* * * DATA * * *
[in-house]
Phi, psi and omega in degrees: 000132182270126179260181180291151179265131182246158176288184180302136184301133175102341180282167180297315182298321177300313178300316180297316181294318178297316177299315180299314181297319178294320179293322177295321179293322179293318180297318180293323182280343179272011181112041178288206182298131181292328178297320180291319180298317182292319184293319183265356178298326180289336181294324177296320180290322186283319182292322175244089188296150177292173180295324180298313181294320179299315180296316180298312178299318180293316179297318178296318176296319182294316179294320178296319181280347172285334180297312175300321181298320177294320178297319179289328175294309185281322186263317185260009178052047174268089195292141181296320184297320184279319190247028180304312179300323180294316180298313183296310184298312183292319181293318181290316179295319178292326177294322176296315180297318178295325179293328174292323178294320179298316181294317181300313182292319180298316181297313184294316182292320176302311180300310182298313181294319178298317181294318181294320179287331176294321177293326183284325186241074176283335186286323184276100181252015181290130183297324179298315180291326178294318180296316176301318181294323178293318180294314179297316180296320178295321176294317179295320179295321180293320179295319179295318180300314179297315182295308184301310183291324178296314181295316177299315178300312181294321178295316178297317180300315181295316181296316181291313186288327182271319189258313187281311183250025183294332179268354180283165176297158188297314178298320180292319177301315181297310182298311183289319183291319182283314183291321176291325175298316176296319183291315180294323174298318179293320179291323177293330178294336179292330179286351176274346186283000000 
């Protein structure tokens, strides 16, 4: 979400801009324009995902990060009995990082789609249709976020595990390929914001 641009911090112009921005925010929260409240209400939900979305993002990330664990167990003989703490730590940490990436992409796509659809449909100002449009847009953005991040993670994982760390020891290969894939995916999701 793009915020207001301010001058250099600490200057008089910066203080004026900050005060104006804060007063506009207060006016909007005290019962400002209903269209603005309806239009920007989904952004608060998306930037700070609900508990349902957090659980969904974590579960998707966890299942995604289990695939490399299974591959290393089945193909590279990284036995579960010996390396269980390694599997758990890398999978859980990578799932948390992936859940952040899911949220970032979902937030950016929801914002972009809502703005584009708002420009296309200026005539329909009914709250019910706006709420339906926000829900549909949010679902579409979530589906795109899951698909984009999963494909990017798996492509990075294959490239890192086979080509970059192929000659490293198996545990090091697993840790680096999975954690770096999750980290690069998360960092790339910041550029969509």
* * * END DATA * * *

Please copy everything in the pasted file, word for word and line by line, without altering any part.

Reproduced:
[in-house]
Phi, psi and omega in degrees: 000132182270126179260181180291151179265131182246158176288184180302136184301133175102341180282167180297315182298321177300313178300316180297316181294318178297316177299315180299314181297319178294320179293322177295321179293322179293318180297318180293323182280343179272011181112041178288206182298131181292328178297320180291319180298317182292319184293319183265356178298326180289336181294324177296320180290322186283319182292322175244089188296150177292173180295324180298313181294320179299315180296316180298312178299318180293316179297318178296318176296319182294316179294320178296319181280347172285334180297312175300321181298320177294320178297319179289328175294309185281322186263317185260009178052047174268089195292141181296320184297320184279319190247028180304312179300323180294316180298313183296310184298312183292319181293318181290316179295319178292326177294322176296315180297318178295325179293328174292323178294320179298316181294317181300313182292319180298316181297313184294316182292320176302311180300310182298313181294319178298317181294318181294320179287331176294321177293326183284325186241074176283335186286323184276100181252015181290130183297324179298315180291326178294318180296316176301318181294323178293318180294314179297316180296320178295321176294317179295320179295321180293320179295319179295318180300314179297315182295308184301310183291324178296314181295316177299315178300312181294321178295316178297317180300315181295316181296316181291313186288327182271319189258313187281311183250025183294332179268354180283165176297158188297314178298320180292319177301315181297310182298311183289319183291319182283314183291321176291325175298316176296319183291315180294323174298318179293320179291323177293330178294336179292330179286351176274346186283000000 
């Protein structure tokens, strides 16, 4: 979400801009324009995902990060009995990082789609249709976020595990390929914001 641009911090112009921005925010929260409240209400939900979305993002990330664990167990003989703490730590940490990436992409796509659809449909100002449009847009953005991040993670994982760390020891290969894939995916999701 793009915020207001301010001058250099600490200057008089910066203080004026900050005060104006804060007063506009207060006016909007005290019962400002209903269209603005309806239009920007989904952004608060998306930037700070609900508990349902957090659980969904974590579960998707966890299942995604289990695939490399299974591959290393089945193909590279990284036995579960010996390396269980390694599997758990890398999978859980990578799932948390992936859940952040899911949220970032979902937030950016929801914002972009809502703005584009708002420009296309200026005539329909009914709250019910706006709420339906926000829900549909949010679902579409979530589906795109899951698909984009999963494909990017798996492509990075294959490239890192086979080509970059192929000659490293198996545990090091697993840790680096999975954690770096999750980290690069998360960092790339910041550029969509």